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Thursday
Dec082011

Supercommitted

The Joint Select Committee on Deficit Reduction, better known as the supercommittee, was created this past summer in effort to develop a bipartisan solution to the nation’s ever-growing debt problem. The committee, consisting of 12 members of congress (six from each party) was supposed to have recommended a course of action to the American public by November 23, 2011. On the 21st, however, the committee released the following statement: “After months of hard work and intense deliberations, we have come to the conclusion today that it will not be possible to make any bipartisan agreement available to the public before the committee’s deadline.” Bummer. So why did the supercommittee fail to compromise, and what does this mean for the American people? We’ll take a look in this post.

Arguably, the chief reason for the impasse between Democrats and Republicans on reining in the debt relates to whether or not the exceptionally wealthy should pay more in taxes. Most Republicans are unwilling to impose tax hikes, even on the wealthiest Americans, while Democrats feel the very rich should pay a larger share of the tax burden. The Economist puts it nicely: “(the democrats) can't walk away from the supercommittee negotiations without a significant tax hike on the very rich. Similarly, it doesn't look like the Republicans can walk away from the supercommittee negotiations having allowed that to happen…”

The fact that we’re approaching an election year isn’t helping either, as neither party is willing to cede anything for fear of the political ramifications. Although most economists would agree some tax increases are going to be necessary to rein in our massive debt burden, previous contracts made by Republicans with certain people of influence may make this difficult to achieve.

Doomsday?

So Washington is at a standstill in terms of developing a solution to our nation’s debt problems. Well, it’s a good thing they imposed a “doomsday device” of sorts to force themselves into enacting a plan. The Budget Control Act that was passed last summer stipulated that if the supercommittee failed to reach an agreement on reducing the budget deficit, so called “automatic spending cuts” of $1.2 trillion would be initiated in 2013.

These cuts would affect a number of areas, but would impact the U.S. armed forces considerably; the Defense Department is looking at shouldering roughly one fifth of the burden during the 10 years following 2013. According to Barack Obama’s Secretary of Defense, Leon Panetta, this would result in the smallest ground force since 1940, the fewest number of naval ships since 1915, and the smallest air force in its history. (The U.S. does, however, spend about 5 percent of GDP on defense, considerably more than most countries.)

Though many agree that these automatic spending cuts may be drastic and somewhat problematic, at least they would constitute significant steps towards reducing our long-term debt issues, right? Not so fast. This doomsday device of spending cuts is already being reconsidered by many of the very people who signed it into law. Although Republicans have been a bit more vocal about modifying or eliminating some of the automatic cuts, members of both parties are looking to make changes.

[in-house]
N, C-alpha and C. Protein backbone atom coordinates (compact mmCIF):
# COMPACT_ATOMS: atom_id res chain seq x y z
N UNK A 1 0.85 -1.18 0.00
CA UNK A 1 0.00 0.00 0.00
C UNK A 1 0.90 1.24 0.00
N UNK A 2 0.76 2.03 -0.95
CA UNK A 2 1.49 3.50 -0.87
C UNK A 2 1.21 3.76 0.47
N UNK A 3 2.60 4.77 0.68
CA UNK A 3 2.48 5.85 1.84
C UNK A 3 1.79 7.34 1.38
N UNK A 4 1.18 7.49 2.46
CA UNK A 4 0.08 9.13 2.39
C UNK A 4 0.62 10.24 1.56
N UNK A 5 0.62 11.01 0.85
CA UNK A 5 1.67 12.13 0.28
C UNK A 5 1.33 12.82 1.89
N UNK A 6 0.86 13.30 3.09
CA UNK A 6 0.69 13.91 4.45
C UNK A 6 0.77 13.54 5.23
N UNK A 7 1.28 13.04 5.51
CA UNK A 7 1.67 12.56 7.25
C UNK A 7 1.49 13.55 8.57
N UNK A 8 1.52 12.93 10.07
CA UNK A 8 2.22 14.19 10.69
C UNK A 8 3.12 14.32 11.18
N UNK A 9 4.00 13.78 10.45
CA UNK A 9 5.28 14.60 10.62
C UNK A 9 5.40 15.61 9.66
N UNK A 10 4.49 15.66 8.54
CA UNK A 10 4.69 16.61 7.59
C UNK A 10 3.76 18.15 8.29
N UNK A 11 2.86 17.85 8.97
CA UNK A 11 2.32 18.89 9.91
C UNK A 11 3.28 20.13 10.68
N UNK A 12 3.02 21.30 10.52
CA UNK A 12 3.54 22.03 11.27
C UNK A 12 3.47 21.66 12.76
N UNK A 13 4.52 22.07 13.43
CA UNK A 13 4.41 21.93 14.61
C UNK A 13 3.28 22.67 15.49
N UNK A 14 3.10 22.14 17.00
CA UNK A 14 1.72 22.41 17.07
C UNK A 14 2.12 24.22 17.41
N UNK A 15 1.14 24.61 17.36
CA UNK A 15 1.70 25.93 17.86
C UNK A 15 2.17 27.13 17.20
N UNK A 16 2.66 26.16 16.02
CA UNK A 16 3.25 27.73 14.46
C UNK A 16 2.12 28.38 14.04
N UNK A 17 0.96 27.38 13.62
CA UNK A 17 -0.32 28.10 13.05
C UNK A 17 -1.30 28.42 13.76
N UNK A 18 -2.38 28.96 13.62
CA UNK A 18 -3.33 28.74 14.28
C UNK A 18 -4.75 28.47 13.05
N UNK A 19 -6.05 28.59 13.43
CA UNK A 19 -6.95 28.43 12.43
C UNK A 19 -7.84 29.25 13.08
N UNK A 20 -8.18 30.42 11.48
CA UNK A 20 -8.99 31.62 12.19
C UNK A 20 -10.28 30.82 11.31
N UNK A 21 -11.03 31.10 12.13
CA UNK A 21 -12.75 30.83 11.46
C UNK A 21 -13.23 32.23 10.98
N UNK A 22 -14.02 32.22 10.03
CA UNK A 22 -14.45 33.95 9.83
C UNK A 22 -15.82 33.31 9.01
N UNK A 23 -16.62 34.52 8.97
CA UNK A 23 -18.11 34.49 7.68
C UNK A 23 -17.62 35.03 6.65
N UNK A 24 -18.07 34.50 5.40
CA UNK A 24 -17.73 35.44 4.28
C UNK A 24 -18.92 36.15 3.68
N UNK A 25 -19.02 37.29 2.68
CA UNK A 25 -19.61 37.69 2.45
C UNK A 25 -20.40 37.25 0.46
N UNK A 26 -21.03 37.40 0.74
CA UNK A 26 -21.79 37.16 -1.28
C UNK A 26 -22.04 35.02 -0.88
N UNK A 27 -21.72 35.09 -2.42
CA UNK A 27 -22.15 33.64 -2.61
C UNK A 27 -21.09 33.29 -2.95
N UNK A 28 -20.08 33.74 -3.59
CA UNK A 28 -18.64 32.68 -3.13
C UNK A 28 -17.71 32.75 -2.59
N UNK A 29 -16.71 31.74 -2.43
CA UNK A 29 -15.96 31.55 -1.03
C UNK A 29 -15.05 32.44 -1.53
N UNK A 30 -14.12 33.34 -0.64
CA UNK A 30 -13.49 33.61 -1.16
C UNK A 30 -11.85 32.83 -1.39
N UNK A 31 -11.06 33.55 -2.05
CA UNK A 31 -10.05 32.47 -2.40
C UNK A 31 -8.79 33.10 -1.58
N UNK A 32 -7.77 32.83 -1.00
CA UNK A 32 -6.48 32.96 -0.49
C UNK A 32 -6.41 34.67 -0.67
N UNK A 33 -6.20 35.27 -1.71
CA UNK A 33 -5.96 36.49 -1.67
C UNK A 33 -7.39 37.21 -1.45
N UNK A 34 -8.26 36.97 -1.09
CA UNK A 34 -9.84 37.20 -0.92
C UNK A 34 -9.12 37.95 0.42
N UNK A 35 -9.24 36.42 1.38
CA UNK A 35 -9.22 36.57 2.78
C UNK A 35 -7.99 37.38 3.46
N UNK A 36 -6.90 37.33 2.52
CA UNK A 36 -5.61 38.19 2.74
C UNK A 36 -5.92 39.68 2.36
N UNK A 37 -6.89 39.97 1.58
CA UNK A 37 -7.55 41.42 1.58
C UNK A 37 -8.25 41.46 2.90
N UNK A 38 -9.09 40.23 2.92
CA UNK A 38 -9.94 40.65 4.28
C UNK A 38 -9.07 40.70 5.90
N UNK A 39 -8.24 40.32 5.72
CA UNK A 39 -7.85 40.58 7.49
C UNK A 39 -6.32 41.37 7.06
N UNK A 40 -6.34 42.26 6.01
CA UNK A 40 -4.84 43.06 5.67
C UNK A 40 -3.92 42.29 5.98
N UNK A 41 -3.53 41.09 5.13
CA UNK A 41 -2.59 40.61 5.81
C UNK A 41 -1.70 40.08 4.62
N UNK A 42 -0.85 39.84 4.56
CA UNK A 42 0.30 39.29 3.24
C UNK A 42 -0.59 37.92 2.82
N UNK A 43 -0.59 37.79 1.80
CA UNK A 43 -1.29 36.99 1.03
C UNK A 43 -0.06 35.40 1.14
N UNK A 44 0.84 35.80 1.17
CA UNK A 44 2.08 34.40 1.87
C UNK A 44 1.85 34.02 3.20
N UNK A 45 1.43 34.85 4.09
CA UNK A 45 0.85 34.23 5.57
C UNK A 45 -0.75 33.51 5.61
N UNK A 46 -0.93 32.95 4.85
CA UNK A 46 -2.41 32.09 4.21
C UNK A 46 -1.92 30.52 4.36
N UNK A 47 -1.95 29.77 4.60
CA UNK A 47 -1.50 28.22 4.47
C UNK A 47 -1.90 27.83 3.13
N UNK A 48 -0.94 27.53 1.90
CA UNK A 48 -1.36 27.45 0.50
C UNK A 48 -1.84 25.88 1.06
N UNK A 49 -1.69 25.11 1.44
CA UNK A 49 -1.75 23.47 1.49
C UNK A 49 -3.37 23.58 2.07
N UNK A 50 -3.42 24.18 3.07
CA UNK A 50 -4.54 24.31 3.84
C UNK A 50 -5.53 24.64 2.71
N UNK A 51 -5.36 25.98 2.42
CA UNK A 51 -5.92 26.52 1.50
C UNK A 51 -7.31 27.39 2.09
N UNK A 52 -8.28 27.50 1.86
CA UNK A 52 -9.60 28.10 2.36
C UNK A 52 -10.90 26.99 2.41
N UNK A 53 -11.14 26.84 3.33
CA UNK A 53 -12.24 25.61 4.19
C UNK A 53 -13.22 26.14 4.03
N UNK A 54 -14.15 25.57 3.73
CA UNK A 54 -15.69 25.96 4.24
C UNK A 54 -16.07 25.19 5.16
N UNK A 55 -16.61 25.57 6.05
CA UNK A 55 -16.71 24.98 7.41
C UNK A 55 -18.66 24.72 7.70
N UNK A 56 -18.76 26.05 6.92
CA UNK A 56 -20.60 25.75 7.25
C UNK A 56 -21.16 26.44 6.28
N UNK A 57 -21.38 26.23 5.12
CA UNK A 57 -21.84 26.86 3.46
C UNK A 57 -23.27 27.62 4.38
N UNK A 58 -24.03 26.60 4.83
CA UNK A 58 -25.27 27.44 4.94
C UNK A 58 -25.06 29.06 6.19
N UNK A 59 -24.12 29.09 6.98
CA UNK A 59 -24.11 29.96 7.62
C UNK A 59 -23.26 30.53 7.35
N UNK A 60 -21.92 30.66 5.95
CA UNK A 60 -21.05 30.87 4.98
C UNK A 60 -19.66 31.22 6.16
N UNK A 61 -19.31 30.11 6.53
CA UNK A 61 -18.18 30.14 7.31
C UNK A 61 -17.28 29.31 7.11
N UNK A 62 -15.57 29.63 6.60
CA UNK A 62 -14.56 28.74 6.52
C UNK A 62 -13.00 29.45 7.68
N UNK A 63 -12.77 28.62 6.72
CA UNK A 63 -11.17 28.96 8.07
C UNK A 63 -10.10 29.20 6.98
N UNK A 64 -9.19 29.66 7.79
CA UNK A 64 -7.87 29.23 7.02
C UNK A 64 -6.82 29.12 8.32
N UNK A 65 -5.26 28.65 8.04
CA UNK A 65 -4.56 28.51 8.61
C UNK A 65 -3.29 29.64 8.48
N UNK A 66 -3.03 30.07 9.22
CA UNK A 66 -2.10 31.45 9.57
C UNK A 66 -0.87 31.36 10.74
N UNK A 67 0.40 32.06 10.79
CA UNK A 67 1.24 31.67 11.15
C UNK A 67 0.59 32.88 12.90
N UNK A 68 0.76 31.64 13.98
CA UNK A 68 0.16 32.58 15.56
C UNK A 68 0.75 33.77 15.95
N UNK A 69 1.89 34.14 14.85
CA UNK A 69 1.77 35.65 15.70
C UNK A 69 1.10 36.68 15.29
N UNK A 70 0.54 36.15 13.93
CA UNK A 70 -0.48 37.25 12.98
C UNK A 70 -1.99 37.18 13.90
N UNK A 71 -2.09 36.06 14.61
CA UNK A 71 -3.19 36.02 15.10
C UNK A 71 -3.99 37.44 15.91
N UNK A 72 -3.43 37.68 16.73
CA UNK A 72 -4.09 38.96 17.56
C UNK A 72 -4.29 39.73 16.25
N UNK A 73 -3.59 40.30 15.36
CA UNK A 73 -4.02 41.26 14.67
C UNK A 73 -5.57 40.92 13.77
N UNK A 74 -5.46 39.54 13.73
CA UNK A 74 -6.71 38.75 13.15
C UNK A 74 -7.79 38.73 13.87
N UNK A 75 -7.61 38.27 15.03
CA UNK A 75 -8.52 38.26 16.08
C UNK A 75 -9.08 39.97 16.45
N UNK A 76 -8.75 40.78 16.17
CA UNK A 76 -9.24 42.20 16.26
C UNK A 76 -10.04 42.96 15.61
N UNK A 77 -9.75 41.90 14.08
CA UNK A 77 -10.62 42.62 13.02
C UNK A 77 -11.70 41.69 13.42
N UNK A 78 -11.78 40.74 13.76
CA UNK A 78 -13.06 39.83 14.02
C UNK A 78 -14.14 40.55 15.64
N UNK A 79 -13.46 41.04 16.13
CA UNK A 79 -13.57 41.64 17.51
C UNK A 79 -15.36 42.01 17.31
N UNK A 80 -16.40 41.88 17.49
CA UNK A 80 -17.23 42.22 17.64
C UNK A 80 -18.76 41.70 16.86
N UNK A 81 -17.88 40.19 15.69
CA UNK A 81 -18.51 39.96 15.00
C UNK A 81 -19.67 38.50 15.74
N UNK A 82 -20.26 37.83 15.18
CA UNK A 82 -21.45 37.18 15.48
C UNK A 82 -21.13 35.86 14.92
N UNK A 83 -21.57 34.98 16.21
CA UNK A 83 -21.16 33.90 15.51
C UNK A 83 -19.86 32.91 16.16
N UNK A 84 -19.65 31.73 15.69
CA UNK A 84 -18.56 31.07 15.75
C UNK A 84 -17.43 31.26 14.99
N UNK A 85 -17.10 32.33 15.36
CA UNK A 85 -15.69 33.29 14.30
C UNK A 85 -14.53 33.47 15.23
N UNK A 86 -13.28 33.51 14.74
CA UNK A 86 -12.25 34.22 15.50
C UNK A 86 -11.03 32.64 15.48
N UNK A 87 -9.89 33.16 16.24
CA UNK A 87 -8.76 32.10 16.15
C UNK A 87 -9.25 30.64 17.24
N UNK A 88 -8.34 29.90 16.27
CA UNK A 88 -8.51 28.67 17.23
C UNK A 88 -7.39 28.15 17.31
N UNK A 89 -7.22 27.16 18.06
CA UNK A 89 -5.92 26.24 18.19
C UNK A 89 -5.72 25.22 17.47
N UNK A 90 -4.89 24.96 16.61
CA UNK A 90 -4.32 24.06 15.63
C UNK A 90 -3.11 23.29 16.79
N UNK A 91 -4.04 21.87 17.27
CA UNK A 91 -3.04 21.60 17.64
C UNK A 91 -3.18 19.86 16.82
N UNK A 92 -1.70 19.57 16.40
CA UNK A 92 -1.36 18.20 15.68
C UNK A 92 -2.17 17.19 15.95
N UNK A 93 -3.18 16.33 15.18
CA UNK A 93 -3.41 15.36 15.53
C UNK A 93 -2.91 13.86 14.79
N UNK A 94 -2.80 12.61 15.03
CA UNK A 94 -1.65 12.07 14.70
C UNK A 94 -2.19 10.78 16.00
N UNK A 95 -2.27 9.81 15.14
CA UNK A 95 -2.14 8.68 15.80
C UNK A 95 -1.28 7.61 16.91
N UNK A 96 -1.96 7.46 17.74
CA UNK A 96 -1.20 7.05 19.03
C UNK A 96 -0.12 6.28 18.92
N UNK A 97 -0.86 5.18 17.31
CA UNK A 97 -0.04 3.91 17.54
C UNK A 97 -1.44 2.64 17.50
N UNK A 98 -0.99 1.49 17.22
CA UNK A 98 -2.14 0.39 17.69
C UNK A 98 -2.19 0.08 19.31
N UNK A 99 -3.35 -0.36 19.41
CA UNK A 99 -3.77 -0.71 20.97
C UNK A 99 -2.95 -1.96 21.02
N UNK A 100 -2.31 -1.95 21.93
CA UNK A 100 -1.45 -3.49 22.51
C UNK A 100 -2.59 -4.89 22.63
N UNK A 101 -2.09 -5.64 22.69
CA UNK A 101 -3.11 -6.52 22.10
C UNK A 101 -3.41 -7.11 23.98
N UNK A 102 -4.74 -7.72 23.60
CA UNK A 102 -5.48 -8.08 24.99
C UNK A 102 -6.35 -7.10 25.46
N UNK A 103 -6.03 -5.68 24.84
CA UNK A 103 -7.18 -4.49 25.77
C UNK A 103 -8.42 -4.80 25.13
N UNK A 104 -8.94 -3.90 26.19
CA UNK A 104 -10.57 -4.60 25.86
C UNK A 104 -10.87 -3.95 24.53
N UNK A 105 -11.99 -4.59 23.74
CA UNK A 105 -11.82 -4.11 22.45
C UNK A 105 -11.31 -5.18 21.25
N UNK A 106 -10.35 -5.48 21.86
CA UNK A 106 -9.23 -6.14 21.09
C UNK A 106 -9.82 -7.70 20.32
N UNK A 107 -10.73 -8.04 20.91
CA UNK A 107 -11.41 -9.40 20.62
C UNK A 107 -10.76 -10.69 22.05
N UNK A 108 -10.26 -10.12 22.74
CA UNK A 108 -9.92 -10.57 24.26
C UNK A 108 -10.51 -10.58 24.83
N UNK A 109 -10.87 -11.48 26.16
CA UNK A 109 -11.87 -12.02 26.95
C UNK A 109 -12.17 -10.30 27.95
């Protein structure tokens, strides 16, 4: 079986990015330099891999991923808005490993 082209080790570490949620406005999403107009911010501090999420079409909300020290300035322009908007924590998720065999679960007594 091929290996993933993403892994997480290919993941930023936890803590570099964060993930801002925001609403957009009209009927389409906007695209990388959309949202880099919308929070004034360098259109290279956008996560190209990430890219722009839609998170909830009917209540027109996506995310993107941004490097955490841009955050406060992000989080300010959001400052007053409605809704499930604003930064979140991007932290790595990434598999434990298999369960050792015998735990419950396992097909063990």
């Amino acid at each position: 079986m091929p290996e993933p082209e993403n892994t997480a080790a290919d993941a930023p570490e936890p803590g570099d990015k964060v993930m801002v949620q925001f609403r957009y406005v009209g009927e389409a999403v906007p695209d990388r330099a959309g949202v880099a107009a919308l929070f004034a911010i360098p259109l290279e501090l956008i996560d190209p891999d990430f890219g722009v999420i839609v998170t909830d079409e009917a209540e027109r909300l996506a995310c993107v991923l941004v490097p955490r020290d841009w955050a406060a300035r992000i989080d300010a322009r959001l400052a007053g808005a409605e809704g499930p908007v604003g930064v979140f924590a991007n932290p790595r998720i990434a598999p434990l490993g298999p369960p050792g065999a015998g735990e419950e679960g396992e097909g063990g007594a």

Government in Action

So let’s go through, step-by-step, what congress has done to tackle our long-term fiscal problems:

  1. After being unable to come up with solutions beyond raising the debt ceiling, congress created the supercommittee
  2. The supercommittee, supposedly removed from partisan politics, failed to come up with a solution due to partisan issues
  3. Pending a lack of resolution to help control our debt situation, automatic spending cuts are set to take hold
  4. The automatic spending cuts are now being reconsidered

At this point, there isn’t much else that this blogger can say, other than I’m glad I chose to skip politics for a career in economics instead. You could say I’m supercommitted.

Reader Comments (3)

If automatic defense cuts go through, it's a doomsday scenario when we retreat to 2007's defense spending level. The Horror.

The fact that the President didn't push whole-heartedly for the bipartisan recommendations of the Bowles-Simpson committee (which contained one each of the most liberal and conservative members of congress) in all this shows a real lack of effective leadership. Oh bummer.

December 8, 2011 | Unregistered CommenterBen Downeer-Ferdays

Ben, very good point. It would appear we are lacking leadership at the top. Do you favor higher taxes for the rich?

December 8, 2011 | Registered CommenterMisix

I'm in favor of drastically reducing the size of government. Seeing as that's not going to happen any time soon to a degree that would fix our fiscal problems, I would favor higher taxes on the wealthy. I agree with the arguments of David Stockman, Reagan's former OMB director, who stated that Bush's 8 year binge of government spending coupled with relatively low revenue needs to be made up somehow. Keeping taxes at their current levels merely forces us to borrow from inevitably higher taxes in the future (i.e. through borrowing). Economists are in near unanimous agreement that a small change to income rates at the top 1% will not impact work and investment incentives. I would be more in favor of simplifying the tax code (i.e like suggested by Bowles-Simpson) that would lower the overall rates, but eliminate loopholes and the complexity, which would ultimately raise more revenue.

Entitlement reform (the real timebomb) and other spending needs to be a part of the mix as well to make a real impact.

December 8, 2011 | Unregistered CommenterBen Downeer-Ferdays

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